Touring with musicians is a tremendous challenge and a true test of endurance, but also one of the most rewarding experiences. Since you’re constantly traveling, the job requires long hours and daily duties to be performed in and adapted to new environments every day. It can get tricky and complicated fast, so it’s essential to learn some of the basics right away so that you can build your endurance and foster the resilience necessary to be high-performing in such a fast-paced environment.
What Is Touring?
Touring: A period of time in which you travel with one or more artists to provide vital support services to ensure the performers can actualize their best performance in service of their fans.
Okay, we made that up, but someone has to!
There are many different “worlds” within the touring profession, and they all depend on what type of artist you are joining on tour. The kind of artist determines the crew required to execute a successful show. In addition to the type of artist, the popularity of the artist is significant as well. For example, DJs travel in groups as small as five people and sometimes fewer. However, bands can start at around ten people and go up to the thirties or forties.
The Jobs That Exist On Tour
In no particular order, the following are some of the most common jobs on tour:
- Tour manager
- Production Manager
- Personal Assistant
- Guitar tech
- Drum Tech
- Front of House
- Lighting Designer
- Photographer/ Videographer
Depending on the size of the production, this list will continue to grow. With small artists touring with little production, one person may take on more than one of the roles above, or the division between the roles specific duties may begin to blur. As the artist gains popularity and the production grows, the crew grows with it. As a result, roles become highly specialized and individualized.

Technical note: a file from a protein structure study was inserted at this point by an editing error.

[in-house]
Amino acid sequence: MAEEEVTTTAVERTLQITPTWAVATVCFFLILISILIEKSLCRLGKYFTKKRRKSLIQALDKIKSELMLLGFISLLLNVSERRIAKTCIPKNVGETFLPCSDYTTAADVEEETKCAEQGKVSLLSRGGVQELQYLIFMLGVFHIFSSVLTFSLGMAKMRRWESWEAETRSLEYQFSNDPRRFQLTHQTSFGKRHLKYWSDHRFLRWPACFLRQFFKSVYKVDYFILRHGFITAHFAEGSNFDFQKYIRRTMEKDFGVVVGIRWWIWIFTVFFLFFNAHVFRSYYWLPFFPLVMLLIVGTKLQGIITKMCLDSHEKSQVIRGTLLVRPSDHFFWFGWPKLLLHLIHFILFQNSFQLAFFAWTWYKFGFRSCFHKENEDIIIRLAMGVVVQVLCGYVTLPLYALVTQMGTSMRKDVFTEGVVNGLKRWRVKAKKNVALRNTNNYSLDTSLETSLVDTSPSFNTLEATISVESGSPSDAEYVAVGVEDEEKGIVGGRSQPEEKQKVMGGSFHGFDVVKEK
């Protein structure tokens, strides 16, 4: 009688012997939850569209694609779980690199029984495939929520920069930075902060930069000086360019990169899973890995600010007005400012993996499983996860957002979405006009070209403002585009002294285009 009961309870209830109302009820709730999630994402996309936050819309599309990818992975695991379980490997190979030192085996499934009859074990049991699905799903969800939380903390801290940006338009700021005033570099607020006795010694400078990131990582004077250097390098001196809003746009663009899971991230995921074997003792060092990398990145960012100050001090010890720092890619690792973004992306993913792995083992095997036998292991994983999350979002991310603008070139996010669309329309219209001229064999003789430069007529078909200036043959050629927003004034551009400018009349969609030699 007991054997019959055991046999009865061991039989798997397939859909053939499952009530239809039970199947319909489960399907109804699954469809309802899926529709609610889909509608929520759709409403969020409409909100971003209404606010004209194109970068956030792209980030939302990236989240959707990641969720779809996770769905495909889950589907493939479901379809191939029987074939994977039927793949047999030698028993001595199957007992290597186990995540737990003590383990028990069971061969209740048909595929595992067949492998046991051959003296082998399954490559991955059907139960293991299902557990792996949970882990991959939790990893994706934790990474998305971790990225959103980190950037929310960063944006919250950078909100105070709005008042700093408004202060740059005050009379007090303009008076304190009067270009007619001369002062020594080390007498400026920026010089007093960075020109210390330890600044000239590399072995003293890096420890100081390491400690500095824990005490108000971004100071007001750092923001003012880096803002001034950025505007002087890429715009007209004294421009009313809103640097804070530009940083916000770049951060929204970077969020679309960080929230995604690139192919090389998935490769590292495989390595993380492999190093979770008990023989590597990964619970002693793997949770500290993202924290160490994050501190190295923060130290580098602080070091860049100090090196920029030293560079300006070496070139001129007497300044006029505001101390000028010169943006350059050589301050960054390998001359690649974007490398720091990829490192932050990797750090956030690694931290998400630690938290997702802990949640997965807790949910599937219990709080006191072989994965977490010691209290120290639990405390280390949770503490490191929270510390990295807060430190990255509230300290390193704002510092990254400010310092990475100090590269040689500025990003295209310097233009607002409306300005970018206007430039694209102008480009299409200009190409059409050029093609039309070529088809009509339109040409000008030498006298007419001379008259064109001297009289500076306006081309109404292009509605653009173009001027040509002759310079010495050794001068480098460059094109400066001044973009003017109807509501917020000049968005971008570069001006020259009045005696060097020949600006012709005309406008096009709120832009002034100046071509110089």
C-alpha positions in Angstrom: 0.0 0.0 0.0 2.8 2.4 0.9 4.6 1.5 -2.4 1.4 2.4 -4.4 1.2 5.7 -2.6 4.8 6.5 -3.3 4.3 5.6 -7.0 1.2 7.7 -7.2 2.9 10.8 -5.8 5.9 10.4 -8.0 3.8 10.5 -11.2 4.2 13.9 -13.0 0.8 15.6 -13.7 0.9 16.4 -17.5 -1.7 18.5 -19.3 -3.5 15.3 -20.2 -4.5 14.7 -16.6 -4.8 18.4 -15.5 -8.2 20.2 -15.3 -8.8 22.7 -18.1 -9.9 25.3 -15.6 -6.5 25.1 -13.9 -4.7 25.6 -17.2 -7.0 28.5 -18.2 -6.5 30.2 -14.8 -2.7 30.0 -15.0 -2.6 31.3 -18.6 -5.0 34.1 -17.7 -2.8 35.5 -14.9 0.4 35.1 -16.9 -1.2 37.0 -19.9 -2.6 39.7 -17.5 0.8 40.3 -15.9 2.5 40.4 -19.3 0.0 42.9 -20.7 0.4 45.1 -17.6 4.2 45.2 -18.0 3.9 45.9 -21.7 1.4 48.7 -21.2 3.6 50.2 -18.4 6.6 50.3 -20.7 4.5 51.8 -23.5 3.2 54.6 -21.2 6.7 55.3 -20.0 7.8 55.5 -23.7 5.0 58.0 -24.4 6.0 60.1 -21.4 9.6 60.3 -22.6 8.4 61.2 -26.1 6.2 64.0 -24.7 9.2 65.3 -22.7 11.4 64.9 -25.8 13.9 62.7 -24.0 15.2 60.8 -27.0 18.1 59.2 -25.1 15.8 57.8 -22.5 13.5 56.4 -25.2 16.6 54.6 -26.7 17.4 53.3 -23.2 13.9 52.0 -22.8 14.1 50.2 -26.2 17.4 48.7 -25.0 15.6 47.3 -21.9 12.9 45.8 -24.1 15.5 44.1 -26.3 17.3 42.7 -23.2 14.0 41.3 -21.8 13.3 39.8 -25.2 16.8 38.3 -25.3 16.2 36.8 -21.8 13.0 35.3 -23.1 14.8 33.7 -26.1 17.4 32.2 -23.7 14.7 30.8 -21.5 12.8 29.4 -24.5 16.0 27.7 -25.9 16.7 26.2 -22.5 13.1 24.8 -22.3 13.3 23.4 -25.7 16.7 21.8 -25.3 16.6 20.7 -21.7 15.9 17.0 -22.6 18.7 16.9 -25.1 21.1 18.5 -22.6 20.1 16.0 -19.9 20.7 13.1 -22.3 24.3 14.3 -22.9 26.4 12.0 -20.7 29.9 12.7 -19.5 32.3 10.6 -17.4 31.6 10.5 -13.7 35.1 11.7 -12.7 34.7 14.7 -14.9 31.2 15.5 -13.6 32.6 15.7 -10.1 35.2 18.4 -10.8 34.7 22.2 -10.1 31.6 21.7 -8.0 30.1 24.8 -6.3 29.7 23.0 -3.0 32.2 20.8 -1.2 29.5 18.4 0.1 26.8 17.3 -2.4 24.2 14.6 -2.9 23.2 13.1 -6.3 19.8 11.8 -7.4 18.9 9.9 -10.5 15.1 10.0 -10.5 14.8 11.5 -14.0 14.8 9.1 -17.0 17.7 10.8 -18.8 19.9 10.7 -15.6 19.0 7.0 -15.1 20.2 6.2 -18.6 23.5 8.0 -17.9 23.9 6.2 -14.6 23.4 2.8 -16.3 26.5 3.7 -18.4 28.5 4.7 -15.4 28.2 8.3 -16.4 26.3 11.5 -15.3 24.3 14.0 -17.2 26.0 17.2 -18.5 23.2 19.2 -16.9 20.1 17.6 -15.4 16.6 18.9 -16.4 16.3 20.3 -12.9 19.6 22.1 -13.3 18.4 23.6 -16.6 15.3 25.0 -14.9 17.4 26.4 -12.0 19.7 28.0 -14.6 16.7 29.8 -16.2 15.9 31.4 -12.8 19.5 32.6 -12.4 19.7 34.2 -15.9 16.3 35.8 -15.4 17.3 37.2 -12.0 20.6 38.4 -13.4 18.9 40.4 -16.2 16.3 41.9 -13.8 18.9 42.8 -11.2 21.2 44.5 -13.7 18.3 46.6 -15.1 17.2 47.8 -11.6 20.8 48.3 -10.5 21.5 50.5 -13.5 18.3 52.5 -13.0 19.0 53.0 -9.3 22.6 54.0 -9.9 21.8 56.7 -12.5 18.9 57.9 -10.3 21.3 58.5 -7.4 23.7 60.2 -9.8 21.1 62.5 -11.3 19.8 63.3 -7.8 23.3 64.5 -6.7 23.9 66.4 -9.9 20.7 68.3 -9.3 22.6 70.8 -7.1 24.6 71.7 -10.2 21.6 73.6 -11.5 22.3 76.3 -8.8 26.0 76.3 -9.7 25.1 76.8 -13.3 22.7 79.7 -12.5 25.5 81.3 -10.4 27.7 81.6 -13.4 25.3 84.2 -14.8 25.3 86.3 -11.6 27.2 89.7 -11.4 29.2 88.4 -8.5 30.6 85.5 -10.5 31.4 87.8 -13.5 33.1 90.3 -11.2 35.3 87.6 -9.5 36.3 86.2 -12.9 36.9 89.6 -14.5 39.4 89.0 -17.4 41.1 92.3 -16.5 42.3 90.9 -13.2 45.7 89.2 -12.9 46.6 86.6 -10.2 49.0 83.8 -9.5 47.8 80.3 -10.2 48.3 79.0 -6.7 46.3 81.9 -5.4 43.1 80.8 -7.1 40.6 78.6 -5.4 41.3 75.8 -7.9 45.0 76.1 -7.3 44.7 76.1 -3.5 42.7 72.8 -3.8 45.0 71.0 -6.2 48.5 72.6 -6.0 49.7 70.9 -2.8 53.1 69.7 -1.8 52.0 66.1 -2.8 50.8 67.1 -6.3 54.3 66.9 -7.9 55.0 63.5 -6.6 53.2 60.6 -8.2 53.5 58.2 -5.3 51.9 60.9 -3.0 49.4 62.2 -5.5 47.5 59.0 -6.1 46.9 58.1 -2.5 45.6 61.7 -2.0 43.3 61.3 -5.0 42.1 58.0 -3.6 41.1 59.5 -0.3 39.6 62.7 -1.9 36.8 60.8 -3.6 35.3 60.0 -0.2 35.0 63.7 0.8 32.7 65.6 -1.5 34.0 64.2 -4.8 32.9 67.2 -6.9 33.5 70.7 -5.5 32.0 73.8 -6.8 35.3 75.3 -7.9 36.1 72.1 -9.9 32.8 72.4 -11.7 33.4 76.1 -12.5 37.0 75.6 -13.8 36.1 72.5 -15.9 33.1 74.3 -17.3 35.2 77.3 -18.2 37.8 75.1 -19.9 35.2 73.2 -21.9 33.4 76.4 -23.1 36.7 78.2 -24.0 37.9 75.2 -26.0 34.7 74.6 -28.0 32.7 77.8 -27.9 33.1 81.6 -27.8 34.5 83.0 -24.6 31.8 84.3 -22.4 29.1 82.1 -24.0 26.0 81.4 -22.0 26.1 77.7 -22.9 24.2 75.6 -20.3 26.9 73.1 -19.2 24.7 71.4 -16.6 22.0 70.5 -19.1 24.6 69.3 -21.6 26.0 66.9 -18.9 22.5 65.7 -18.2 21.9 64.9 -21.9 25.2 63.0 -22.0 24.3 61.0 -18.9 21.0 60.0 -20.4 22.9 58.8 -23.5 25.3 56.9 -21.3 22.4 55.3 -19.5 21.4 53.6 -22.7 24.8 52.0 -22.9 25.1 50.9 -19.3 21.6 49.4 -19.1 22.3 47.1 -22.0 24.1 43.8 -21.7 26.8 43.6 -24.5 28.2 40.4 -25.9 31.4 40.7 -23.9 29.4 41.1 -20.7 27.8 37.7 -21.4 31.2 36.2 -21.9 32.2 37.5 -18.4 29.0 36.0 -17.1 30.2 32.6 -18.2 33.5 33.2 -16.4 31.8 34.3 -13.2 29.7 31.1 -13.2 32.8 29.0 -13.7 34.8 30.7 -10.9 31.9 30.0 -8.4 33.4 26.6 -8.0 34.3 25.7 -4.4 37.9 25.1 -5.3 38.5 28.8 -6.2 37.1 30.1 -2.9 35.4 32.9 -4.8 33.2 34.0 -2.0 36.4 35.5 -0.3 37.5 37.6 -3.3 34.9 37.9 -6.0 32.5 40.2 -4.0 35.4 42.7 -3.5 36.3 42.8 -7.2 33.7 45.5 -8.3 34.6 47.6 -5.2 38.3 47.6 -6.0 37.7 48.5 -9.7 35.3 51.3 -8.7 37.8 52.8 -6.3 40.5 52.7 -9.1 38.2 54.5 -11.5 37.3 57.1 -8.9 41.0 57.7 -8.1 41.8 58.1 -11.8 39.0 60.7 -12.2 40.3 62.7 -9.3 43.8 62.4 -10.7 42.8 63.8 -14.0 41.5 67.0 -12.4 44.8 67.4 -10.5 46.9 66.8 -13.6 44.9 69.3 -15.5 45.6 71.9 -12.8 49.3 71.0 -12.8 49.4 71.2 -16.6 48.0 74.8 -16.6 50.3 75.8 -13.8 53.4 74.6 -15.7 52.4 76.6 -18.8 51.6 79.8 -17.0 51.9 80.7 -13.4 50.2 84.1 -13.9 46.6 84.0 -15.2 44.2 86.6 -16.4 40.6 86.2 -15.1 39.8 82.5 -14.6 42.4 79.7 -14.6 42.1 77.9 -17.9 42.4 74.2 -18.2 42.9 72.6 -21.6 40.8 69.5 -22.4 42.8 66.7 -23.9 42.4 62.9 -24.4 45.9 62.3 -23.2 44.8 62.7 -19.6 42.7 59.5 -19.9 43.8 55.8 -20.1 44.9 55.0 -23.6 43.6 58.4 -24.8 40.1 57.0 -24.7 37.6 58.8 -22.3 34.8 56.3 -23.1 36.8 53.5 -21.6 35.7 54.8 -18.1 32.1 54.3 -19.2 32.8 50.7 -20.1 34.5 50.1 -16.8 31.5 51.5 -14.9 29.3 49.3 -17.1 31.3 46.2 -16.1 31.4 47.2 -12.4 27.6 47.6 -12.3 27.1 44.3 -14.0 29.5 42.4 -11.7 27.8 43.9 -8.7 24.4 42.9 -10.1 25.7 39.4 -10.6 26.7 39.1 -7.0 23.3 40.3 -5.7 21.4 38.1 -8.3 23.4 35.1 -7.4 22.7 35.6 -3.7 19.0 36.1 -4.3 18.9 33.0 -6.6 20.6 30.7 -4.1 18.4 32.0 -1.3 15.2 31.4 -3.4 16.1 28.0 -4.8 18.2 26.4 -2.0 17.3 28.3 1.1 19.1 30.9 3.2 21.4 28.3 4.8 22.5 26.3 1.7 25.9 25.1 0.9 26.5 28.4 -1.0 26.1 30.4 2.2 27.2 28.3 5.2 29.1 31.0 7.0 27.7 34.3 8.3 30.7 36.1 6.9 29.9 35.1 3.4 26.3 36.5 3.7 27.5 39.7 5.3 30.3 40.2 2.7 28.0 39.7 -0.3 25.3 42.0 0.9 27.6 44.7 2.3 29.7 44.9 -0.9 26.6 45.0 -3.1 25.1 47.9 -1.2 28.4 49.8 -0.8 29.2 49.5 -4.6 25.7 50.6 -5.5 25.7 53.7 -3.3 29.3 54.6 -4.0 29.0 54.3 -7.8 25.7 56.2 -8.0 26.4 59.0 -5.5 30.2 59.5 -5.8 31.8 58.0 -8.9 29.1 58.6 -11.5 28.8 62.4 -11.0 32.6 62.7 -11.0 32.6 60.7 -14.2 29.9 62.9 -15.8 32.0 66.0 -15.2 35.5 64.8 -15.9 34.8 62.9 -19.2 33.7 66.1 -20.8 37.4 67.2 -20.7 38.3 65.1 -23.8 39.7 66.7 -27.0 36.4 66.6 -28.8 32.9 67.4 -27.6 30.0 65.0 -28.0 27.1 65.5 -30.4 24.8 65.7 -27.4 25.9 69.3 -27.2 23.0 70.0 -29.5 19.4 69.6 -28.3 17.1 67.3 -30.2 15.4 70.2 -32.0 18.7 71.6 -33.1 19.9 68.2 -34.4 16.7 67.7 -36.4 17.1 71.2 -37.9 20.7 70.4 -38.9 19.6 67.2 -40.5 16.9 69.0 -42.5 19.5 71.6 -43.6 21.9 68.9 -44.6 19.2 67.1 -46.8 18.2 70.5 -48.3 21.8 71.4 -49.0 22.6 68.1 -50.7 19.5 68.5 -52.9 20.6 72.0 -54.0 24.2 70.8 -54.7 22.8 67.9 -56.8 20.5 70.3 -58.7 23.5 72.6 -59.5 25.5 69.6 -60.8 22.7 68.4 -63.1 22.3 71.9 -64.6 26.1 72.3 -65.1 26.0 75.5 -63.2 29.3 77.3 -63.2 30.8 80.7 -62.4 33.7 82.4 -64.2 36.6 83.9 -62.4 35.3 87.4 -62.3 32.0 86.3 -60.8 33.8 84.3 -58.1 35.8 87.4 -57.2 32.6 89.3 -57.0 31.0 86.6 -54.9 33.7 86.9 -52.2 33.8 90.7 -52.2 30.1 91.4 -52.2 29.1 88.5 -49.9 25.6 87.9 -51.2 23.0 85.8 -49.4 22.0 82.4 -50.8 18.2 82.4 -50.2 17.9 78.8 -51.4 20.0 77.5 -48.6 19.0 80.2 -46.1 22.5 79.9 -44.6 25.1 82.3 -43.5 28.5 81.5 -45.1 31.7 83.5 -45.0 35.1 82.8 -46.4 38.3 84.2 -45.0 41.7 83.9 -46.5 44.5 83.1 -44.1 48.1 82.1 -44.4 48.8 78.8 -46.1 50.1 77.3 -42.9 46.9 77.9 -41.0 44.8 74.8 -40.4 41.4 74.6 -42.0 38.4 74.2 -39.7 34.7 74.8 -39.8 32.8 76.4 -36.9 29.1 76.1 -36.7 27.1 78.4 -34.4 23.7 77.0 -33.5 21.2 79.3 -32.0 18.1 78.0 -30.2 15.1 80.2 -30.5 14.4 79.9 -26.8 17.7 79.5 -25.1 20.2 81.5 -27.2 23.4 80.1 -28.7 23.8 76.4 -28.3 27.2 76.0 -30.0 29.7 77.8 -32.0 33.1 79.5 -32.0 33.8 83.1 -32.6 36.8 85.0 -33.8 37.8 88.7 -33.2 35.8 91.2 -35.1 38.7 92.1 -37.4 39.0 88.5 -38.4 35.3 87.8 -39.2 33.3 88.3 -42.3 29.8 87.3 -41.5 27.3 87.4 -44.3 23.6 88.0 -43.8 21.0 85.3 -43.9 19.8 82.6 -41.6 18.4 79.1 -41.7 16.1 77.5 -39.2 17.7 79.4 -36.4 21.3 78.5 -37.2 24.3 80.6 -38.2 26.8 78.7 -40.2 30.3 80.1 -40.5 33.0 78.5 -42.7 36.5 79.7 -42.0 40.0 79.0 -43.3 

Qualifications For Being On Tour
If you want to tour, you need to be knowledgeable, efficient, timely, and resourceful. To say it more simply, you have to have your shit together. You need to know your specific craft, be adept at finding solutions when shit hits the fan, and adapt quickly to rapidly changing situations and environments. Most importantly, you need to be a good person. If you’re a good person, there’s more latitude in some of the other requirements since it’s essential for each crew member to be easy to be around and a valuable contributor to the community as a whole.
Every performance matters because the people watching may never get another chance to see the artist. As a result, the environment moves at breakneck speed, and the standards for all involved are very high. There are no rehearsals or practices. If you can’t cut it, you won’t get a performance review; you will just lose your job. However, as long as you are respectful and continue to improve, there will be many more opportunities.
How To Get On Tour
The best path for getting on tour tends to be through organic progression. This includes becoming active in your local music scene and making connections, which leads to opportunities outside of your local scene. This path can be slow going, but it’s the easiest way to begin your training in the world of touring so that you have the connections, tools, and skillsets necessary to support a performer when you’re offered a job.
Some people take a route through formal education and schooling, but these individuals can rarely jump straight into a tour after completing their education. The time spent attending school is often better redirected to gathering real experience in your local scene and creating connections (aka networking) with people already doing the kind of work you want to do.
Networking is a skill that you will hear mentioned over and over again in this podcast. We will go more in-depth into what networking is and how to be better at it in a future episode, but to summarize, it is the glue that binds your skills and opportunities together and is an absolute must if you want to succeed.
Here are a few ideas for getting started in your local scene:
- Get a job at a local venue. Any job to get your foot in the door, then find the person with the skills you want to add to your toolkit and ask if you can learn from them.
- Offer to assist local bands with some of their crew needs free of charge.
- Find a local technician for one of the local venues and ask if you can spend some time shadowing them.
You may end up doing a lot of this initial work for free, and often the big opportunities are associated with luck and being in the right place at the right time. However, immersing yourself in the music world will actively work towards creating your own luck and increasing the likelihood of opportunities. Then when those opportunities come knocking, you’ll be prepared, and you won’t shit on the bus on your first tour.